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In brief: Researchers at the University of Michigan and NASA have discovered a critical security flaw within a networking protocol used in aerospace, airline, energy generation, and industrial control infrastructures. The vulnerability lies in a system called "time-triggered Ethernet" (TTE).
Time-triggered Ethernet is a system that allows mission-critical devices, like flight controllers, to run on the same networking hardware as non-essential systems, like passenger WiFi. The TTE protocol came about because of the need for cost-effective and efficient ways to share network resources rather than having two entirely separate systems.
The protocol has worked fine for over 10 years in keeping the two types of traffic segregated. However, researchers developed an attack dubbed PCspooF that exploits a flaw in network switches. The team demonstrated the weakness using real NASA hardware set up to simulate a crewed asteroid-redirection test. A moment before the docking procedure, the team sent disruptive messages to the capsule's system that caused a cascade of interruptions and sent the vessel past its point of contact.
"We wanted to determine what the impact would be in a real system," said Michigan's Assistant Professor of Computer Science and Engineering Baris Kasikci. "If someone executed this attack in a real spaceflight mission, what would the damage be?"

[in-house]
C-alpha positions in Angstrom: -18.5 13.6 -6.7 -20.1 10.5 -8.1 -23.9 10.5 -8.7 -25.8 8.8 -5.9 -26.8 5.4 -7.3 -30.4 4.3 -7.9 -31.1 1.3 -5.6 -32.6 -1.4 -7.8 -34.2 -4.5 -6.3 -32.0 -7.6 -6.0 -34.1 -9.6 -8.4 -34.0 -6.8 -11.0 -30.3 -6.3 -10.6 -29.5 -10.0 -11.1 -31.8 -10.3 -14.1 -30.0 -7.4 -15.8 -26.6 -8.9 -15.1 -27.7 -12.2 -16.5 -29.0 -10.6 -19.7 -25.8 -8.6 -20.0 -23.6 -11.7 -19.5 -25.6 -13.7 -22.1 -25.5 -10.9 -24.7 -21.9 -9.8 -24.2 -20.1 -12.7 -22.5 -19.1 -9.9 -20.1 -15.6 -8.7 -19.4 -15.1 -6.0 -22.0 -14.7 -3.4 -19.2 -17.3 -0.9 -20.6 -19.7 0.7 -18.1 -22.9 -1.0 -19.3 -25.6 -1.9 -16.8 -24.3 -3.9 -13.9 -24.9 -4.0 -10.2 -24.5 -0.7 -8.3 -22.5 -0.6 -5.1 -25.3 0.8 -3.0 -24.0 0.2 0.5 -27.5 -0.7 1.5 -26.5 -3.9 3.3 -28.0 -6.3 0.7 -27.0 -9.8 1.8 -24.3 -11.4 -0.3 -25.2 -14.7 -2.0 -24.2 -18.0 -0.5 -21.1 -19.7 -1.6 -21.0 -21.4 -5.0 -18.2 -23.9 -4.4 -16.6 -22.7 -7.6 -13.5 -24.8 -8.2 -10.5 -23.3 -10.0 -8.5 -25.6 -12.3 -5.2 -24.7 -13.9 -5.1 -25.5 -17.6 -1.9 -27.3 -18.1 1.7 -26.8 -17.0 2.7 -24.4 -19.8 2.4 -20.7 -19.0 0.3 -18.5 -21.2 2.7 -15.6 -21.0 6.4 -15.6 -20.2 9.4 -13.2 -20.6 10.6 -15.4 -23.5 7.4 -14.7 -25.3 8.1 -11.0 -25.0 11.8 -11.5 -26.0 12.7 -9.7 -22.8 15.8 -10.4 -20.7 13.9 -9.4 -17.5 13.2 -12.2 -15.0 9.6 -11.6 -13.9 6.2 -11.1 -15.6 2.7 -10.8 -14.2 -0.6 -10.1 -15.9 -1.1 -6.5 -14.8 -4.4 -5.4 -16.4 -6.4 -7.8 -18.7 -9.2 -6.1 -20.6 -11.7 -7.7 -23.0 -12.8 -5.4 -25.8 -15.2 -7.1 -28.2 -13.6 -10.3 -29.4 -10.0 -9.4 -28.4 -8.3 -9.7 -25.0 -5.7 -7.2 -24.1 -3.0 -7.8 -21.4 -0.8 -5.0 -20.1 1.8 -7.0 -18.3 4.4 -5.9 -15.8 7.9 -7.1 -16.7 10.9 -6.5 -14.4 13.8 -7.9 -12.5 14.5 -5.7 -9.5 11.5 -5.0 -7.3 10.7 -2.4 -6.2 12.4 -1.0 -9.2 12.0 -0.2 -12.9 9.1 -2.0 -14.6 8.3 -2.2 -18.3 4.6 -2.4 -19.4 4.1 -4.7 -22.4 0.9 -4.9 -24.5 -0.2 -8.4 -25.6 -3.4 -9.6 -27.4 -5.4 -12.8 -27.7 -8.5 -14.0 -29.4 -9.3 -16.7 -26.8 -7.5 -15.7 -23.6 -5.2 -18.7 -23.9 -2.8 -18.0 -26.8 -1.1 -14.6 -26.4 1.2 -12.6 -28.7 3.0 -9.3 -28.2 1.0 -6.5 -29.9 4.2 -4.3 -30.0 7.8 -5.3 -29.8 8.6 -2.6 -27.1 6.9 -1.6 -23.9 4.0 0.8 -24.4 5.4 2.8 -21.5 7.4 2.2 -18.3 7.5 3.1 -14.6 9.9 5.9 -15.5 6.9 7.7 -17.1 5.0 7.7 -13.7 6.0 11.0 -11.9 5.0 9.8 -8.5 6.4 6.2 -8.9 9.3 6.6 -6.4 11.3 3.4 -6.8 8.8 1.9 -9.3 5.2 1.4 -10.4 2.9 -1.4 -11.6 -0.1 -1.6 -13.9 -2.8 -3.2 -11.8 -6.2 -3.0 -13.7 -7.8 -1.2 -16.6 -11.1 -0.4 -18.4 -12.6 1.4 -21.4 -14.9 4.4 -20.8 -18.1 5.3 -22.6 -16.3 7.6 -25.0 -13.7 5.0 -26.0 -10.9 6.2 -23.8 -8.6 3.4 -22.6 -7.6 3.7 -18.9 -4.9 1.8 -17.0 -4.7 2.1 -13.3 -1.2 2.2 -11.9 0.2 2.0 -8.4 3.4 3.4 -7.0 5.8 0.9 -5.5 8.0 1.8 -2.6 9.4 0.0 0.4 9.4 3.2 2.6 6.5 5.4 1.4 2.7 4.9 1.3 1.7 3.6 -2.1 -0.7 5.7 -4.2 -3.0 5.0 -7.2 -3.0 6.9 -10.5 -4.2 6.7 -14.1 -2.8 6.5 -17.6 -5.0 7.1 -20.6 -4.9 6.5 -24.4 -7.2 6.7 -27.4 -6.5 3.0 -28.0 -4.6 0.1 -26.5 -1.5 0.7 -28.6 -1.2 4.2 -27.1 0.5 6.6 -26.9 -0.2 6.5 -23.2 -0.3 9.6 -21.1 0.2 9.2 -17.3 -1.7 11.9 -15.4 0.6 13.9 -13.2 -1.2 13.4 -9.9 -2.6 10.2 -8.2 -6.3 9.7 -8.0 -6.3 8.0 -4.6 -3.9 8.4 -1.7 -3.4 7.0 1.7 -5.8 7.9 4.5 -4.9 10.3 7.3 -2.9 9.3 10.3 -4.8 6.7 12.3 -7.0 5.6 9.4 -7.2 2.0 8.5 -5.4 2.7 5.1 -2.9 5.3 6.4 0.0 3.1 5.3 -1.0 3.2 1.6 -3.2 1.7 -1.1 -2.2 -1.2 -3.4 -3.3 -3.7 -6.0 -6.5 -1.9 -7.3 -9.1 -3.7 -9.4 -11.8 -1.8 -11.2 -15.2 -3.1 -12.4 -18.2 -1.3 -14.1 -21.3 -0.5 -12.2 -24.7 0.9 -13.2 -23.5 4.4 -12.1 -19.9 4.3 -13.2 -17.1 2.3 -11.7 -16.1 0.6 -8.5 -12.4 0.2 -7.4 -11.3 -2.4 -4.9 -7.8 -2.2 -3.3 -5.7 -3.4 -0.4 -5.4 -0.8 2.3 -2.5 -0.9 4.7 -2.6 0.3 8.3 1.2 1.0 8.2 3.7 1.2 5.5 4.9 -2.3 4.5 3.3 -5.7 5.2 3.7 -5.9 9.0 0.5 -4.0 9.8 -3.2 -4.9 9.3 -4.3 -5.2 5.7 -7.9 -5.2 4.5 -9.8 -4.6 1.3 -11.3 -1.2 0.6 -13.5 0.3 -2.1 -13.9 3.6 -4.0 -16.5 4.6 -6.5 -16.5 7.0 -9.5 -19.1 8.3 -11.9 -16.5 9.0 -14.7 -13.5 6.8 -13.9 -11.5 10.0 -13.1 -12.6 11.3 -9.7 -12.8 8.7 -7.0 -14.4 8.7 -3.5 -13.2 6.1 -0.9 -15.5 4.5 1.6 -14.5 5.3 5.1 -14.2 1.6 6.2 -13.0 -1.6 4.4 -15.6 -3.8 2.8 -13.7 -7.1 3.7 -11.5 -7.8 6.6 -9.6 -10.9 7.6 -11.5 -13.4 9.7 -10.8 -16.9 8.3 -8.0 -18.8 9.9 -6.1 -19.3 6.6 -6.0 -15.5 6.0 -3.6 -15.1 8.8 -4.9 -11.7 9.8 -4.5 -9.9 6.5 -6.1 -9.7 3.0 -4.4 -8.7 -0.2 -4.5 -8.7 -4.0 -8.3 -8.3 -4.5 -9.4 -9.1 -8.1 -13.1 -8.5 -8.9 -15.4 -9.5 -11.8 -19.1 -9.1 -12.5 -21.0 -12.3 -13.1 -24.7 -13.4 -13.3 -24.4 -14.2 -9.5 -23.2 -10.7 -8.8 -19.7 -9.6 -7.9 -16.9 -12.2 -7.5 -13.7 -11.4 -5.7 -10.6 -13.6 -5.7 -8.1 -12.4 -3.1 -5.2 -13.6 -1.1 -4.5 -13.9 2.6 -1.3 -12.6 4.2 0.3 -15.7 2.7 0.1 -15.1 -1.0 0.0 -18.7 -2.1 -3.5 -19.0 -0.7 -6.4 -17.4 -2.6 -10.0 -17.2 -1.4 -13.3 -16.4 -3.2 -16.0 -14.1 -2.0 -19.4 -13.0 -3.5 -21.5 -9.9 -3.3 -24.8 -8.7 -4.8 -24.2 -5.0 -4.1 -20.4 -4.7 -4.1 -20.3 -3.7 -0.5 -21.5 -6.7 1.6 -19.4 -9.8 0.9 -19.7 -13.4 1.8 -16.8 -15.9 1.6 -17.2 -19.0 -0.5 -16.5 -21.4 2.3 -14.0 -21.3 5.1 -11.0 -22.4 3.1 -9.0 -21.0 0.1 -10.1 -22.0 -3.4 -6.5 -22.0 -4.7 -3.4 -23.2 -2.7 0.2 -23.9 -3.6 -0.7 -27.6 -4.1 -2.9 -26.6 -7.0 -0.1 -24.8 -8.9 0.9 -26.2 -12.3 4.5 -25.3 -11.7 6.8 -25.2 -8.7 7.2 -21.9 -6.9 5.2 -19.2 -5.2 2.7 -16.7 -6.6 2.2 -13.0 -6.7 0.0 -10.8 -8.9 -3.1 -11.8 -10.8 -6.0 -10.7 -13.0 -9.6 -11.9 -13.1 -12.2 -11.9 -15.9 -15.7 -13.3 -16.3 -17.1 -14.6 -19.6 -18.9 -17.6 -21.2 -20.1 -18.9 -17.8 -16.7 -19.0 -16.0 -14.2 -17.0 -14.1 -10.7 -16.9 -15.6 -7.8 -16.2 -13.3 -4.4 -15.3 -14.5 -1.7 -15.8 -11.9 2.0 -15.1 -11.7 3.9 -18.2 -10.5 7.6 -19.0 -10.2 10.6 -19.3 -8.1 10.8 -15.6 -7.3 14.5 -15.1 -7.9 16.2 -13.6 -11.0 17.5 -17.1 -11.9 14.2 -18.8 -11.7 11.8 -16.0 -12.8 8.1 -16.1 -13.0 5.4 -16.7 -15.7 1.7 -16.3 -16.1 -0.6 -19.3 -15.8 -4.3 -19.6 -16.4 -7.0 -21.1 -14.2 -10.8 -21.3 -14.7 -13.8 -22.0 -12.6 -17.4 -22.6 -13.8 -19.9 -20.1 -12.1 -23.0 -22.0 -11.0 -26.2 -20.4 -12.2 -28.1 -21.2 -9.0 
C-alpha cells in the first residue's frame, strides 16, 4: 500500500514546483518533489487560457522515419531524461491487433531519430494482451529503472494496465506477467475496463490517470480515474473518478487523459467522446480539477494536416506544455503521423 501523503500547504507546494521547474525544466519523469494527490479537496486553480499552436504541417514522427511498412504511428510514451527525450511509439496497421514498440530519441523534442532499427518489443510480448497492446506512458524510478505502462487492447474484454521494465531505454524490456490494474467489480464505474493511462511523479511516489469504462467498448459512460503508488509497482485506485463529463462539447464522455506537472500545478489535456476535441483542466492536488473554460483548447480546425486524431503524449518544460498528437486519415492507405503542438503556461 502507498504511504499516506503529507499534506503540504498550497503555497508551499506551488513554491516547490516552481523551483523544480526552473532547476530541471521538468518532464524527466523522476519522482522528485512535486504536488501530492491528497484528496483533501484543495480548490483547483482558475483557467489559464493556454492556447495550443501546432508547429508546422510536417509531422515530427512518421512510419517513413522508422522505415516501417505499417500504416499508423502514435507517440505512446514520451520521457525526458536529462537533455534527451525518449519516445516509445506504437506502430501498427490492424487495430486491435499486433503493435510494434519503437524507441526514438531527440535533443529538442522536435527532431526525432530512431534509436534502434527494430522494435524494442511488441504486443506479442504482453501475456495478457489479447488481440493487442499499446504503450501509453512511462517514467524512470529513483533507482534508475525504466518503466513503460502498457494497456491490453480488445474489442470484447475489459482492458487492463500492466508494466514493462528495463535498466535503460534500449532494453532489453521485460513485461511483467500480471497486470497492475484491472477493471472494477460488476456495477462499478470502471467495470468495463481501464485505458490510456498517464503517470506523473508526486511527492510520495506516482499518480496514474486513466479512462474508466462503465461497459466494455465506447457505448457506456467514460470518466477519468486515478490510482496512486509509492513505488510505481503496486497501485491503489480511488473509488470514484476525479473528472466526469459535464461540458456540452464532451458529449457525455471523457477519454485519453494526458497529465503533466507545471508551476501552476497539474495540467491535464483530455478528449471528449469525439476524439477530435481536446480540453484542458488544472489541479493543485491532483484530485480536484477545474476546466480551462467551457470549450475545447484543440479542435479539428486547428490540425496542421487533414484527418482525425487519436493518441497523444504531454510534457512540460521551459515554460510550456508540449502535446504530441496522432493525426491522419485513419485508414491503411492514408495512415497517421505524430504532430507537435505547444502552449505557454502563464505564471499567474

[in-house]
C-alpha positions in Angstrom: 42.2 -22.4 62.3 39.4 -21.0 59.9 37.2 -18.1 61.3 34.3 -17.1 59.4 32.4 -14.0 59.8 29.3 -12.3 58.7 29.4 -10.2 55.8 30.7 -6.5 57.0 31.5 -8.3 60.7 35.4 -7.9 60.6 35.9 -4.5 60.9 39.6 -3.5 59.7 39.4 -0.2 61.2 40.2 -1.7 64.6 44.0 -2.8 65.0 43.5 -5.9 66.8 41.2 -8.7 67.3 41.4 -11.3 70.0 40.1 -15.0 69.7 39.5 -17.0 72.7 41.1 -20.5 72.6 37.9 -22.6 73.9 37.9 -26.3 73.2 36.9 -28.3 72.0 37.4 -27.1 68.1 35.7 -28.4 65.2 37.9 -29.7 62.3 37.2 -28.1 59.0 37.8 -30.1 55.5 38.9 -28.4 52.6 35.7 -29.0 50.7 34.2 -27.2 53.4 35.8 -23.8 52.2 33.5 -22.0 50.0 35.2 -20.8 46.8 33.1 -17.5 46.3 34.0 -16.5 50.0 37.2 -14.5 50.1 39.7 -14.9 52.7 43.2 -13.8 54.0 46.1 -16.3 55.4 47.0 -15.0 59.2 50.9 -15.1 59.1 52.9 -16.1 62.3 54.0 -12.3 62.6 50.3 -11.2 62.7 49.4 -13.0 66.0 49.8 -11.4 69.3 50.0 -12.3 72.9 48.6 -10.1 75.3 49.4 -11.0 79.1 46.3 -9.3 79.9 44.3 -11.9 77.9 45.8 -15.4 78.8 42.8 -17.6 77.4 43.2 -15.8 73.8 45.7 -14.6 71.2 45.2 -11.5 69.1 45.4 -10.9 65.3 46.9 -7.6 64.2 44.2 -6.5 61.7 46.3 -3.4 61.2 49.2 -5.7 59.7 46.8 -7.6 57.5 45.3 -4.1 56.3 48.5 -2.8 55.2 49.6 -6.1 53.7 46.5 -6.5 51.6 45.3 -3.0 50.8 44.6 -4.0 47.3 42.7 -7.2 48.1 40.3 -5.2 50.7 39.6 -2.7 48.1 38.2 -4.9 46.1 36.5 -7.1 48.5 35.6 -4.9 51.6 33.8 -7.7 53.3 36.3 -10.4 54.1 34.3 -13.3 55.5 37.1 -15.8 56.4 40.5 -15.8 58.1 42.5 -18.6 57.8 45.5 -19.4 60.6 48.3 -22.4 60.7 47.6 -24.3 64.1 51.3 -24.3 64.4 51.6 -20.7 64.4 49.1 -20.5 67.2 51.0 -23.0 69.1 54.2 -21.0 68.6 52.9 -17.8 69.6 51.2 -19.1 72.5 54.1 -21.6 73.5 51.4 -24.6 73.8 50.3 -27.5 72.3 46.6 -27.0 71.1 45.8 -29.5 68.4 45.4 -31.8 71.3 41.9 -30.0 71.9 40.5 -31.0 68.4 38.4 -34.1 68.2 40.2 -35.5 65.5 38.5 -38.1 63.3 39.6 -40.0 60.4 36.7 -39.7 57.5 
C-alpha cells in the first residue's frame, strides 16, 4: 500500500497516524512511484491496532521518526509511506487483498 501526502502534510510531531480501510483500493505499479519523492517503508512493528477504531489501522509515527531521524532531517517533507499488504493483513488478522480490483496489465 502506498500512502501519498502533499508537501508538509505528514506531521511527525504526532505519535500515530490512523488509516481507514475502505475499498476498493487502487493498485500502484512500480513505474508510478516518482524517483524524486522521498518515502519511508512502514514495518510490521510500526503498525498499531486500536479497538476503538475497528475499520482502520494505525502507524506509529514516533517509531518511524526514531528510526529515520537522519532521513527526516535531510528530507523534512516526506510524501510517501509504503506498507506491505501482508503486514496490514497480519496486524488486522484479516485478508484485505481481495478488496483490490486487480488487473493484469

According to the tests, the results could be catastrophic, resulting in a mad scramble to correct course in the best of scenarios or collisions with objects or other craft in the worst.
Time-triggered Ethernet switches decide traffic priority. So when one system competes with another for network time, the one with mission-critical status gets prioritized.
To send fake synchronization messages, the team devised a machine that emulates network switches. However, the TTE protocol only accepts synchronization signals from network switches on the vulnerable device. So the team introduced electromagnetic interference (EMI) through the Ethernet cable to overcome this hurdle. The EMI creates enough of a gap in the security protocol to allow malicious signals to get through.
"Once the attack is underway, the TTE devices will start sporadically losing synchronization and reconnecting repeatedly," said University of Michigan computer science and engineering doctoral student Andrew Loveless.
A constant stream of messaging is not necessary to create chaotic results. Once a few signals get through, synchronization gets thrown completely "out of whack," and cascades as other mission-critical commands get thrown in a queue or dropped altogether.
There are a few mitigation options the research team suggests. One would be to swap out copper Ethernet wire with fiber optics or place isolators between switches and untrusted devices. However, this infrastructure overhaul could prove expensive and presents performance tradeoffs. A cheaper method would be to change the network layout so that synchronization messages from a malicious source cannot travel over the same path as legitimate signals.
Last year, the researchers communicated their findings and mitigation suggestions to device manufacturers and companies making and using TTE systems. They don't believe the vulnerability poses any immediate risk to everyday consumers and have not seen any attacks that mimic this vector in the wild.
"Everyone has been highly receptive about adopting mitigations," Loveless said. "To our knowledge, there is not a current threat to anyone's safety because of this attack. We have been very encouraged by the response we have seen from industry and government."
Image credit: NASA/Space X